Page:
To assess the clinical presentation, management, and outcome of leaks after the ileal pouch-anal anastomosis (IPAA) procedure.
Of 1424 IPAA procedures performed at Mount Sinai Hospital from 1981 to 2003, 141 patients experienced leaks (9.9%). Data were reviewed retrospectively from the Inflammatory Bowel Disease database and clinic and hospital charts. Statistical comparisons were performed with the χ2
There were 81 men and 60 women with a median age of 36 years (12–69). Indication for surgery was ulcerative colitis in 93% of patients. Twenty-three leaks (16.3%) originated from the pouch whereas 118 (84.1%) arose from the ileoanal anastomosis. Of ileoanal anastomosis leaks, 24.6% were associated with and 38.1% without an abscess, 12.7% were associated with a pouch-cutaneous fistula, 15.3% were associated with a pouch-vaginal fistula, and 9.3% were diagnosed radiologically. Of the 130 patients who developed symptoms, 67% had fever, 38% had abdominoperineal pain, and 6% had perineal abscess. Twenty-nine percent of those who did not have an ileostomy had increased stool frequency. Nonoperative treatment was attempted initially in 100 patients with an 80% success rate. An operative procedure was performed in 59 patients (including those who failed nonoperative treatment), including transanal repair in 34 patients with a success rate of 66%; laparotomy with direct suture repair in 7 with a success rate of 57% and combined abdominoperineal pouch reconstruction in 18 with a success rate of 72%. Overall, 119 patients (84%) have a functioning pouch. Pouch salvage after a leak increased from 67% in 1981–1984 to 88% in 2001–2003 (P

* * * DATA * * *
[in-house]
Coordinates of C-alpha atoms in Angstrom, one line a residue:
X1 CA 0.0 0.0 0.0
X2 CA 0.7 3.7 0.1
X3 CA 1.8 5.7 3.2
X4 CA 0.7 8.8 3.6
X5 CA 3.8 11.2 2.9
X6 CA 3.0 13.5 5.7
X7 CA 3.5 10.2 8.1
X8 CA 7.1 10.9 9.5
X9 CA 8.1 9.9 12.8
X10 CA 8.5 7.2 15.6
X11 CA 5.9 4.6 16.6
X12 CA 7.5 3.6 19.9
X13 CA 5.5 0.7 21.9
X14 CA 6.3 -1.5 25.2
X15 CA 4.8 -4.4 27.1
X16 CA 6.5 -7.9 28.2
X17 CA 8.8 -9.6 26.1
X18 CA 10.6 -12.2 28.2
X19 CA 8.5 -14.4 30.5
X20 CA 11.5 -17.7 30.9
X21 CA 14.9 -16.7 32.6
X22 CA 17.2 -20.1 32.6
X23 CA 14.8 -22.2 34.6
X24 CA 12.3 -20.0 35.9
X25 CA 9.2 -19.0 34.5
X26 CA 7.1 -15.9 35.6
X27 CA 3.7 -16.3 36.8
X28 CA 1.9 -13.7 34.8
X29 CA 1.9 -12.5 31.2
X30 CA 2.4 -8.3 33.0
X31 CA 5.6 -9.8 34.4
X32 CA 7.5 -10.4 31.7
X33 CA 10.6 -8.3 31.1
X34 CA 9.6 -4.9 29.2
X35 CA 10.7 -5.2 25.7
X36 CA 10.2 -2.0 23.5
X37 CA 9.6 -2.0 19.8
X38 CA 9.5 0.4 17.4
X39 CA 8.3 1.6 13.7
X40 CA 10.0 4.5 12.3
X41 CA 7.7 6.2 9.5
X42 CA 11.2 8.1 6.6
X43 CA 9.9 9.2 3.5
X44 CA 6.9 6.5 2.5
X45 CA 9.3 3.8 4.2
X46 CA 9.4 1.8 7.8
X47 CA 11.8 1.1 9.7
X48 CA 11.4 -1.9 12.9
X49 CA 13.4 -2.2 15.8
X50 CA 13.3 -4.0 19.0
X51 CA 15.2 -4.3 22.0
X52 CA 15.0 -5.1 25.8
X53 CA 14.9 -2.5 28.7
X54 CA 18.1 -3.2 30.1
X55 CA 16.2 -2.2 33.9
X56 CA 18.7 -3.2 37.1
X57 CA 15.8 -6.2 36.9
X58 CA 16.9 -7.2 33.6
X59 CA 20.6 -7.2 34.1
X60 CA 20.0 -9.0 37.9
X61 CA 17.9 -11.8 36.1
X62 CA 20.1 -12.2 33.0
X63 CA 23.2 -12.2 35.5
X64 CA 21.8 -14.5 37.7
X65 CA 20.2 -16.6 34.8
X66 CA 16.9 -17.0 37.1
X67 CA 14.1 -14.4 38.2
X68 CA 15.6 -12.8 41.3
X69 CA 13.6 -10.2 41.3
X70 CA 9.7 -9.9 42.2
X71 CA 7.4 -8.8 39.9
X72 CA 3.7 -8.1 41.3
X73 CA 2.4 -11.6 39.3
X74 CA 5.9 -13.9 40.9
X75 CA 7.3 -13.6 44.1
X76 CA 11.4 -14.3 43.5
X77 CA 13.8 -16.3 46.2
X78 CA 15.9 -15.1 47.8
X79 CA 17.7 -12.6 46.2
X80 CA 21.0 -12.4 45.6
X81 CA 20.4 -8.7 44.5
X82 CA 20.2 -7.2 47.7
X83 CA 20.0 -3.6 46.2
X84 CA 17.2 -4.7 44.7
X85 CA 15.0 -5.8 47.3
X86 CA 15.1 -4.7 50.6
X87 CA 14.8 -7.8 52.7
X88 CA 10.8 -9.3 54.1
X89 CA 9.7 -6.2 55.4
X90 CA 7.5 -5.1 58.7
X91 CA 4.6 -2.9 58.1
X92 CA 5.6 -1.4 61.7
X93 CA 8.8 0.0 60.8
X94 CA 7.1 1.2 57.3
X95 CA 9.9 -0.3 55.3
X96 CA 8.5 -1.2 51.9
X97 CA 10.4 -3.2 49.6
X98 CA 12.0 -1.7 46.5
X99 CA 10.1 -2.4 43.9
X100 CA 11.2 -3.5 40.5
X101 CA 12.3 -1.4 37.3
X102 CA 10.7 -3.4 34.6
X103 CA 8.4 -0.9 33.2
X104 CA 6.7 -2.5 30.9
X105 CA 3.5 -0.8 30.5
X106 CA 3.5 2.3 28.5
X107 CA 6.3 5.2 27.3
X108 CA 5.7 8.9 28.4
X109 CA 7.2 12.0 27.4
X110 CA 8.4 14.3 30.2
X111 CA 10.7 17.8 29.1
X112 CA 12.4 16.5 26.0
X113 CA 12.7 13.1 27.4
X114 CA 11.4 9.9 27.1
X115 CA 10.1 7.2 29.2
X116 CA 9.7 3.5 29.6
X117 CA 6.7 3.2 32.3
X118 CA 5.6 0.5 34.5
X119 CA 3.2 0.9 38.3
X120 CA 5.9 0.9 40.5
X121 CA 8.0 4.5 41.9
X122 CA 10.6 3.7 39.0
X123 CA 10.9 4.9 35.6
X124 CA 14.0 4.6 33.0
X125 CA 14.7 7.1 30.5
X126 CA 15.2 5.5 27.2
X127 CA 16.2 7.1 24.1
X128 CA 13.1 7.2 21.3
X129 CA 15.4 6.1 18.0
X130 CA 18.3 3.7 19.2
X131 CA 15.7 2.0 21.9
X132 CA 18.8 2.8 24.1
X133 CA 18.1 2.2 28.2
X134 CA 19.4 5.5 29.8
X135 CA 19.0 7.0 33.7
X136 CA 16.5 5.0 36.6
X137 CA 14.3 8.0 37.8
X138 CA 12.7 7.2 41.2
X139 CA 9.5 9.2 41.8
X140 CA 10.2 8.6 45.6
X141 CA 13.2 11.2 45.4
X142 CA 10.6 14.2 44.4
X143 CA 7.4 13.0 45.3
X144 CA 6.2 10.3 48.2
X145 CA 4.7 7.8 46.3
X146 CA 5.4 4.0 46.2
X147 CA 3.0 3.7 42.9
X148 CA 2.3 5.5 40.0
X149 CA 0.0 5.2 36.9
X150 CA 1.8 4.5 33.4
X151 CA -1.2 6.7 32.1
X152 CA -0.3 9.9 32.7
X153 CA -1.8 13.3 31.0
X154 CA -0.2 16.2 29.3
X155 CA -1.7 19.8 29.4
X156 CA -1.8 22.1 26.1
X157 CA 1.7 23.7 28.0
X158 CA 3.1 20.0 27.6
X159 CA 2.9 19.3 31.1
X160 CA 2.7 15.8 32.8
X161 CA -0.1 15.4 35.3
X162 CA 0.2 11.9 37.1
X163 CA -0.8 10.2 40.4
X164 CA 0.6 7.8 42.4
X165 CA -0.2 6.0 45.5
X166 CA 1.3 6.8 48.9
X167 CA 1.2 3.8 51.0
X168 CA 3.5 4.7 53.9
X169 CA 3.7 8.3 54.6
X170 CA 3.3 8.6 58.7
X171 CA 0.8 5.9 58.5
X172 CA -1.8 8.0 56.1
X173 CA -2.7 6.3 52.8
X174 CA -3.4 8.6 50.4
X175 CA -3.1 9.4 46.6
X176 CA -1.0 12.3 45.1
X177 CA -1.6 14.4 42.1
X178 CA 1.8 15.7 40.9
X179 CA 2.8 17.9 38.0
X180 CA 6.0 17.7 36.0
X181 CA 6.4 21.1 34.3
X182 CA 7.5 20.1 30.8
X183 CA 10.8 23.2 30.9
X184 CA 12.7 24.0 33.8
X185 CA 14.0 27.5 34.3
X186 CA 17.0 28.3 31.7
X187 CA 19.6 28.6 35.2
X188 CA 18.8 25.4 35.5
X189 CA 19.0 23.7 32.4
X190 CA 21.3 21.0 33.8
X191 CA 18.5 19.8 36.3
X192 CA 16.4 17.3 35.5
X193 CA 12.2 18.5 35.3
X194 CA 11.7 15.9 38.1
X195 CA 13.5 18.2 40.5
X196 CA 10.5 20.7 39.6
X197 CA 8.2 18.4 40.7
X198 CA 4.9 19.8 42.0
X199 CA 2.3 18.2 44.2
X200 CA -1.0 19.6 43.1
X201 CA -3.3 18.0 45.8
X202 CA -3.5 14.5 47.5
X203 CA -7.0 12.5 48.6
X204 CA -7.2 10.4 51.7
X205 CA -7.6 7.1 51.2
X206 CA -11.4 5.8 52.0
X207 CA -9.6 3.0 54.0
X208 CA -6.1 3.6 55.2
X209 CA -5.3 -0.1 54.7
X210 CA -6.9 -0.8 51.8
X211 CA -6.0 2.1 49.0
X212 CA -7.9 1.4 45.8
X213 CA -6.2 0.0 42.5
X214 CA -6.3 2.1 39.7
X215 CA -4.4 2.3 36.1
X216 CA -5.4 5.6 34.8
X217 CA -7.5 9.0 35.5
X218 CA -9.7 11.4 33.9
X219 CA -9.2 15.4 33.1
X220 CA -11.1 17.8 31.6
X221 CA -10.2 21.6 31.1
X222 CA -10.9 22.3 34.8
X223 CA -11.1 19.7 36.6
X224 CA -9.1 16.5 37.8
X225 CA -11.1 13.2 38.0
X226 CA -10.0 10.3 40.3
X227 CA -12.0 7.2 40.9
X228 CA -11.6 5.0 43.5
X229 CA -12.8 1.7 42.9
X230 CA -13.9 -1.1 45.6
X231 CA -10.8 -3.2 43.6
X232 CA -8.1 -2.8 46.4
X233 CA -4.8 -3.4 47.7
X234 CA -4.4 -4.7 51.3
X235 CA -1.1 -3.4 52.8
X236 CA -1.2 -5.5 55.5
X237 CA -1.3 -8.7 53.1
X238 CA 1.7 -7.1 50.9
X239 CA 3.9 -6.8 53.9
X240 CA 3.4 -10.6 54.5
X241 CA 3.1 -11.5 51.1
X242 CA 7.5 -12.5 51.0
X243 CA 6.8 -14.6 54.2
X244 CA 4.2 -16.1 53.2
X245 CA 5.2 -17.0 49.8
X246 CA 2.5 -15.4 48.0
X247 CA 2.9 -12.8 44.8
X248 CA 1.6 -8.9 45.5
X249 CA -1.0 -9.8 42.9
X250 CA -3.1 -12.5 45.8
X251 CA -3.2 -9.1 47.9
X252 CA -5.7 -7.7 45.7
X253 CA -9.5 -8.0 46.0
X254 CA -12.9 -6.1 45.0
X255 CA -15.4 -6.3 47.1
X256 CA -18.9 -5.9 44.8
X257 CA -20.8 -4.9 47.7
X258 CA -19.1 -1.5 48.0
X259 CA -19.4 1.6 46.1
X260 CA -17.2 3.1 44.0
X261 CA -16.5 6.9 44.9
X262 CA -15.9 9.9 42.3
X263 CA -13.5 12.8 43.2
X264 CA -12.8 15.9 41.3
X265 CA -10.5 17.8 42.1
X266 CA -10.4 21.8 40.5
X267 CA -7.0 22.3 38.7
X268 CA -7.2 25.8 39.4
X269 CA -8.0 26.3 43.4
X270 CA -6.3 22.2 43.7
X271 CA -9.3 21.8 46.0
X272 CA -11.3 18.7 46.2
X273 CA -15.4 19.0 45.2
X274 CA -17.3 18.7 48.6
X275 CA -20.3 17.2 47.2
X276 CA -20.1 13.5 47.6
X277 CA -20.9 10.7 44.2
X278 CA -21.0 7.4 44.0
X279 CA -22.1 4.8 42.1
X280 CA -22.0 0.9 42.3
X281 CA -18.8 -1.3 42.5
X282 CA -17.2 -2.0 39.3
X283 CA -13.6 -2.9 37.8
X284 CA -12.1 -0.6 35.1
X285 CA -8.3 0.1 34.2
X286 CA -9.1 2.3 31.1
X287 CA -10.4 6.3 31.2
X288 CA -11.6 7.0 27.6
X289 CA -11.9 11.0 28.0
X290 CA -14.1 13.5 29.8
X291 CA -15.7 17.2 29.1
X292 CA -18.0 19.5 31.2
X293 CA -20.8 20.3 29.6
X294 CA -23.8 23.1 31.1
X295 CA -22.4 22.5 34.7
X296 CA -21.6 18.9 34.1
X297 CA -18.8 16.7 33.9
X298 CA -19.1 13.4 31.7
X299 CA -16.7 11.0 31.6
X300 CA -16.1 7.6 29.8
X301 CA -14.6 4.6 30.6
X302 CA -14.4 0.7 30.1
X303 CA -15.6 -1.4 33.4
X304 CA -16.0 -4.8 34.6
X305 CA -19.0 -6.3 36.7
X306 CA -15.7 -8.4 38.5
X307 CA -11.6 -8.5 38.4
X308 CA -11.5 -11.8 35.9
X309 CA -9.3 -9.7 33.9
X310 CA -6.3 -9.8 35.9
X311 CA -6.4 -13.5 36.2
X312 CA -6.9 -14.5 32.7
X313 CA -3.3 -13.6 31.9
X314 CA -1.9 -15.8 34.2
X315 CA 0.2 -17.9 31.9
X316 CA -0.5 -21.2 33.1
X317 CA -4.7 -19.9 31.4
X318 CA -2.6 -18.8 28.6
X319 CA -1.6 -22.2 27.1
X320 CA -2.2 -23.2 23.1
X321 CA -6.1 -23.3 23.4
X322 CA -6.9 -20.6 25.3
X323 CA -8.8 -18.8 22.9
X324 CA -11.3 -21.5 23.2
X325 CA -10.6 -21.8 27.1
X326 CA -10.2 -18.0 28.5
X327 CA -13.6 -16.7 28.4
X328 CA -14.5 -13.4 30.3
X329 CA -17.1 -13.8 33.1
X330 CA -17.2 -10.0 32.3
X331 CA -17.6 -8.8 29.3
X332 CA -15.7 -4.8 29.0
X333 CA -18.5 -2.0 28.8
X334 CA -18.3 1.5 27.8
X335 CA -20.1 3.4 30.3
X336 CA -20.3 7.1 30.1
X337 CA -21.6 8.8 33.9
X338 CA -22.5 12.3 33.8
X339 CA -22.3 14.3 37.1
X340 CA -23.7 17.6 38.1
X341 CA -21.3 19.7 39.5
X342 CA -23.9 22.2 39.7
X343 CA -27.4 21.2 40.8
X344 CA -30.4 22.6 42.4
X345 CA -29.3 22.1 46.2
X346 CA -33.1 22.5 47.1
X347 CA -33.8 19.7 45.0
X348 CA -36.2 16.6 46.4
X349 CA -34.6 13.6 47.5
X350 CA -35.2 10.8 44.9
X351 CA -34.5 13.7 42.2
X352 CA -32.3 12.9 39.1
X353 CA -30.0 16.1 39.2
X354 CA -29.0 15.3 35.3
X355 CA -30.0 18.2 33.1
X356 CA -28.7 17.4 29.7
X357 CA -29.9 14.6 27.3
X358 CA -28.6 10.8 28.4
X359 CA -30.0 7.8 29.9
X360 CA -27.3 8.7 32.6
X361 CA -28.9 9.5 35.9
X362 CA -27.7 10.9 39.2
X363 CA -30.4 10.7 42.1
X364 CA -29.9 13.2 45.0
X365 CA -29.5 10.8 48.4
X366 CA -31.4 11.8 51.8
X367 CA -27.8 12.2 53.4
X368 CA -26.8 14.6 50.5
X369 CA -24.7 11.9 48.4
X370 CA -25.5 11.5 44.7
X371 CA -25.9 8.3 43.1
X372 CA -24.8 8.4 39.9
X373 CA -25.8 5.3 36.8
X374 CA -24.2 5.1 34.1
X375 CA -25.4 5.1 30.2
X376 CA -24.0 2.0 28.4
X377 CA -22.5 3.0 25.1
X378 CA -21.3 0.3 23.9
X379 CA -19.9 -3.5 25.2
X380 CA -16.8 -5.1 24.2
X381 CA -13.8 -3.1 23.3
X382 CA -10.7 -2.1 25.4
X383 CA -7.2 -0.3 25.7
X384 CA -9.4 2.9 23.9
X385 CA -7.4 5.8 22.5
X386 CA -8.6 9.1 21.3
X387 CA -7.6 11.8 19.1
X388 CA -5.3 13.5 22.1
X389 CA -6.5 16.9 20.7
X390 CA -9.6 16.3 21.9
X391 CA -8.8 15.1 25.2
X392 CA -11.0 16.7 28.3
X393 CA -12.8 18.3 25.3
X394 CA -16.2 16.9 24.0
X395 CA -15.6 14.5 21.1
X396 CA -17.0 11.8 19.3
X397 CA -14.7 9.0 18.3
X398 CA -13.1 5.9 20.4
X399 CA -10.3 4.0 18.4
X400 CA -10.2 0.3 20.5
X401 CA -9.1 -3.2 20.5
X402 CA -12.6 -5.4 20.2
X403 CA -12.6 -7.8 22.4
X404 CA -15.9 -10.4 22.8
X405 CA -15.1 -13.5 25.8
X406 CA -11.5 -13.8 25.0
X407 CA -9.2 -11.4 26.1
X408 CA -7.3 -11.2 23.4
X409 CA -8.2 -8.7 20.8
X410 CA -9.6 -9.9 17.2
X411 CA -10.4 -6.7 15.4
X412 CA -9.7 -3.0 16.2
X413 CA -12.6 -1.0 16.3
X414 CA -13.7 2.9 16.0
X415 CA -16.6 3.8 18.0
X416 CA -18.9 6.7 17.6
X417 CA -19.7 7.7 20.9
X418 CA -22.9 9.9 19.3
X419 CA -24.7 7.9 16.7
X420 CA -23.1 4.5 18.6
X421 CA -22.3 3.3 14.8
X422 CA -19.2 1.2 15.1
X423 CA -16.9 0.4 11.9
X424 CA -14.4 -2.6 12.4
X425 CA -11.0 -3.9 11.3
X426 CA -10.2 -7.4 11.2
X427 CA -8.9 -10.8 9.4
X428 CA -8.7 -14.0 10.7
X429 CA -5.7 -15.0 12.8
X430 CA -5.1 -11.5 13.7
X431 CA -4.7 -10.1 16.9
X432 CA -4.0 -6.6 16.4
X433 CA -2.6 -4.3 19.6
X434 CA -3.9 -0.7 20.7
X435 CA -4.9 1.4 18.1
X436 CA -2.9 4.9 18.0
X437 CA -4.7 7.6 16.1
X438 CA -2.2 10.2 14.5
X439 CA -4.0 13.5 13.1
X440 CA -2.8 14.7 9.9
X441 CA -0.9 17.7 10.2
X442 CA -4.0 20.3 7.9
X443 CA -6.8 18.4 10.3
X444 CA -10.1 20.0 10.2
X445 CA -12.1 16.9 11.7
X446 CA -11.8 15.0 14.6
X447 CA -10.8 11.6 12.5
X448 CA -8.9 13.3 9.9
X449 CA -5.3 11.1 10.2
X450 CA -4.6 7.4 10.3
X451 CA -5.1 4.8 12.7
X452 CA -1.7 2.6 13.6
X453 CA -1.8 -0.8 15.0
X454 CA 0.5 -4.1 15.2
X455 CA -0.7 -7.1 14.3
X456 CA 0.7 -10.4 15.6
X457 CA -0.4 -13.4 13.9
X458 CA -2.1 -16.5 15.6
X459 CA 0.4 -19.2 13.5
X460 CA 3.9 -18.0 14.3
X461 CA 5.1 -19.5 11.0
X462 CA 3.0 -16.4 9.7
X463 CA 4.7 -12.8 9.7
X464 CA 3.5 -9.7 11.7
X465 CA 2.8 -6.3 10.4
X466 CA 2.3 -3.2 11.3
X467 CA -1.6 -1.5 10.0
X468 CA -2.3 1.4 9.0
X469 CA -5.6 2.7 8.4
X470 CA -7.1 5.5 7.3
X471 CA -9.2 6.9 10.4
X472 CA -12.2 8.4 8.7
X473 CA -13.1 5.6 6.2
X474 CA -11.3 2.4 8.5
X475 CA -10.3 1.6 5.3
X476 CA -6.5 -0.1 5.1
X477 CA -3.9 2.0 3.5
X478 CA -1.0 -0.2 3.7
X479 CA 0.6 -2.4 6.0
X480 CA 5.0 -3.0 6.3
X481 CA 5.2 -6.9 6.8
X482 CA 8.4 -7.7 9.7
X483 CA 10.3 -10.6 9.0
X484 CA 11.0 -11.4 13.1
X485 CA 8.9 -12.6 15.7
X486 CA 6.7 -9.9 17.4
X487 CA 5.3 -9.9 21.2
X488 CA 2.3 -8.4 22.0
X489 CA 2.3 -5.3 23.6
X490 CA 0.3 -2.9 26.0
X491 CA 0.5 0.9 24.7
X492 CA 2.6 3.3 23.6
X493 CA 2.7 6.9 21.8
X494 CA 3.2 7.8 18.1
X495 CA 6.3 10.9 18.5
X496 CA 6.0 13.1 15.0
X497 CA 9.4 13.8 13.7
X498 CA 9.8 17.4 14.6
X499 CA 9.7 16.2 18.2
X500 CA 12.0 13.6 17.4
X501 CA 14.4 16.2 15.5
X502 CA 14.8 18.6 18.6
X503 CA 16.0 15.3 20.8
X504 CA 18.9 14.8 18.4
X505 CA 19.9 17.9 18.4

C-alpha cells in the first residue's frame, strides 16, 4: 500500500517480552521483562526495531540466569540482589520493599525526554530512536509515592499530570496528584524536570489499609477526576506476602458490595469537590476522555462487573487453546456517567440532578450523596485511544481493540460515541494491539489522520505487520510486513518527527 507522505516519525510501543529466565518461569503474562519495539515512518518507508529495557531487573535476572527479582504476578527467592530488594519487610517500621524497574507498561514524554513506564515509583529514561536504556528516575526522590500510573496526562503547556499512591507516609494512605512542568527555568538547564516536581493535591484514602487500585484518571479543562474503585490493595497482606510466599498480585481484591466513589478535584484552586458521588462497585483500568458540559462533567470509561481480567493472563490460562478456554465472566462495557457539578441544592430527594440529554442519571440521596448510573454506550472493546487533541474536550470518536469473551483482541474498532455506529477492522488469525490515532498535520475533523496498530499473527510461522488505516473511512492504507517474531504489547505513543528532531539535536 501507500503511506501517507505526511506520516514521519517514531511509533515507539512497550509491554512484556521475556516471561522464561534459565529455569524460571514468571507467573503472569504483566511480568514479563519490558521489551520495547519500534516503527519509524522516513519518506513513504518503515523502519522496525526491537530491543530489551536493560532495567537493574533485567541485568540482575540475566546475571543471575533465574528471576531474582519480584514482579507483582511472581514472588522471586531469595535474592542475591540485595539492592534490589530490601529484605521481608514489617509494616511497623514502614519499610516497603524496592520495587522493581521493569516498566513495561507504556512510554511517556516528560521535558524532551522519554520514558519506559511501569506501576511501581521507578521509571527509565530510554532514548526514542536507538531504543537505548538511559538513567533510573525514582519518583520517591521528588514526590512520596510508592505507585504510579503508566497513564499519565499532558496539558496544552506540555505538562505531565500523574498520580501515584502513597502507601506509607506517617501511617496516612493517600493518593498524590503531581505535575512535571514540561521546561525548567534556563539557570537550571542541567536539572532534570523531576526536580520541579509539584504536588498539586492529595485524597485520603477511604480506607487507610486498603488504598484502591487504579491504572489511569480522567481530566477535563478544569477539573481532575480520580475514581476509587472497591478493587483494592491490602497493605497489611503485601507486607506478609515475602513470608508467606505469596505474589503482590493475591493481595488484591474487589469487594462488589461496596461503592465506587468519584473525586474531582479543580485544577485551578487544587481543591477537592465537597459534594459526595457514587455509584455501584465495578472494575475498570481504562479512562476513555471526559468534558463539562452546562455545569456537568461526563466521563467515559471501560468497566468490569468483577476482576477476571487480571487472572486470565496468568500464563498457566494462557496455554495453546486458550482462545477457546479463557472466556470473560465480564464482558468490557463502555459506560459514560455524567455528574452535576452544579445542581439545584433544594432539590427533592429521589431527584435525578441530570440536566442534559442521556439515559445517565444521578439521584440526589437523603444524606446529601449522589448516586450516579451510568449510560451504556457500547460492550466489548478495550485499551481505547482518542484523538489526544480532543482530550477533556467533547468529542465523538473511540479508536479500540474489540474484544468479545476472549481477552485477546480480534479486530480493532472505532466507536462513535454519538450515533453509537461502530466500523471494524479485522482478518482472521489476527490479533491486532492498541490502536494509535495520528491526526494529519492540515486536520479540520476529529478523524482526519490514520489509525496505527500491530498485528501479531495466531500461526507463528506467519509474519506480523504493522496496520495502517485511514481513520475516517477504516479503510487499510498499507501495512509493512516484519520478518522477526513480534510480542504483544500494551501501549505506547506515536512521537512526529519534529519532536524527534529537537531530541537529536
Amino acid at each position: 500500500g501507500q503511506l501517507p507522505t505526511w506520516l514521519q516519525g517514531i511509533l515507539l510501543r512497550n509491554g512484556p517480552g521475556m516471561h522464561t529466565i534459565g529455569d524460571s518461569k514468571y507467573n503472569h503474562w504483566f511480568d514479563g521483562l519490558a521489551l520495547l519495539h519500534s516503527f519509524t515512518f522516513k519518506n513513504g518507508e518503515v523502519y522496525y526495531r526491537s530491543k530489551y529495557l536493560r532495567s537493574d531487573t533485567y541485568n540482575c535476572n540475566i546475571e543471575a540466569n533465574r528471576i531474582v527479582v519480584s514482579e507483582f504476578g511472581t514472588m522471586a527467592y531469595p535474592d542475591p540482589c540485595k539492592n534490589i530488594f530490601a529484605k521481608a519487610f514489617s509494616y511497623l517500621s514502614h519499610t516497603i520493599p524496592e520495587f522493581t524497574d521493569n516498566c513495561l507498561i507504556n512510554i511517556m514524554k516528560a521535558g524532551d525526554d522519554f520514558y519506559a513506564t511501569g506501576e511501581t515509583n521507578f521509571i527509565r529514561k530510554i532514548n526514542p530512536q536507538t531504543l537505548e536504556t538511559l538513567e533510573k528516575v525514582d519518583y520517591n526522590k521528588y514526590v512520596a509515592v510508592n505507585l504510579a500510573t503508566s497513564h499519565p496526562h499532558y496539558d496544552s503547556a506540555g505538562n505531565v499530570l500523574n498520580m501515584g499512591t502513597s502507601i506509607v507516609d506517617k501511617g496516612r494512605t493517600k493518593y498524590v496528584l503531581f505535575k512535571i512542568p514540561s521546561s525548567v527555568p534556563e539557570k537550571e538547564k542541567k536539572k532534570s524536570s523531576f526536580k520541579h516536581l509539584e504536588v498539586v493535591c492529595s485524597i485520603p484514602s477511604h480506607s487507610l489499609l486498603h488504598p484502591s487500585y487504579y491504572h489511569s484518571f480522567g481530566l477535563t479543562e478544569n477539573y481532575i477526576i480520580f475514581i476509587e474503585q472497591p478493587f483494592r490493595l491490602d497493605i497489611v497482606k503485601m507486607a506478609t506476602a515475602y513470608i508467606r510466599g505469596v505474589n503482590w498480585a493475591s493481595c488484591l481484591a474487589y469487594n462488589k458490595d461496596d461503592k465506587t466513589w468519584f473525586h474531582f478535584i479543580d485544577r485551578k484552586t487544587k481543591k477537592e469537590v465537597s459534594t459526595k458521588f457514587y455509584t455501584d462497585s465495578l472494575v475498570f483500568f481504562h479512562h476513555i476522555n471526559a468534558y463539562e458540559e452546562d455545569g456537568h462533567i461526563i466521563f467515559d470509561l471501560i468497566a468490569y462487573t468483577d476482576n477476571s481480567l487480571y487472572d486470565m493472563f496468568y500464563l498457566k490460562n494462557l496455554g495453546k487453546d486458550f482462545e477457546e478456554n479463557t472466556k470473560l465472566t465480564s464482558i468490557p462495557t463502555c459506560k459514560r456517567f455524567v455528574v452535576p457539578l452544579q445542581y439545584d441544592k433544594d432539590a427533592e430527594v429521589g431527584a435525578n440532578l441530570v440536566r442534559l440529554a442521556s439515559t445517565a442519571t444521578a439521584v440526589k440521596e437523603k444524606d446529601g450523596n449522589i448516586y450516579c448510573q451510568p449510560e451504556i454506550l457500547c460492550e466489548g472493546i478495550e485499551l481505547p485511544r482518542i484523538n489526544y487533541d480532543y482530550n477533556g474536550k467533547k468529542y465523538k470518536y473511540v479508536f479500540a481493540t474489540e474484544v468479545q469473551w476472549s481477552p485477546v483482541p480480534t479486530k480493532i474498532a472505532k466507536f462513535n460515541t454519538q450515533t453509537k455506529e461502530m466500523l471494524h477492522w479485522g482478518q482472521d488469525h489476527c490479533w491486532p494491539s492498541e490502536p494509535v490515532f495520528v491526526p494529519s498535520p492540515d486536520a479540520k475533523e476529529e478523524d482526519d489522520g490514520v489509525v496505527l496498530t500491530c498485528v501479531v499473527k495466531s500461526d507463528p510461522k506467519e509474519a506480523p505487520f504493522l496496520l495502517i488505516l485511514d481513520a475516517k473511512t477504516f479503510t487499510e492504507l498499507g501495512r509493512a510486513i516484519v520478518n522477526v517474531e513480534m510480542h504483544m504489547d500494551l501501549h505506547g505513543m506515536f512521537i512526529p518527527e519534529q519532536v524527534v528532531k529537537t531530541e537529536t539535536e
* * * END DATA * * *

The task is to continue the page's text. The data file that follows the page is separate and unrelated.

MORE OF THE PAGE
= 0.0004, χ2
A high rate of ileal pouch salvage can be achieved after leaks associated with the IPAA procedure if management is individualized. Improved salvage rate over time is likely a reflection of increased experience with the management of complications as well as the strategy of individualized management.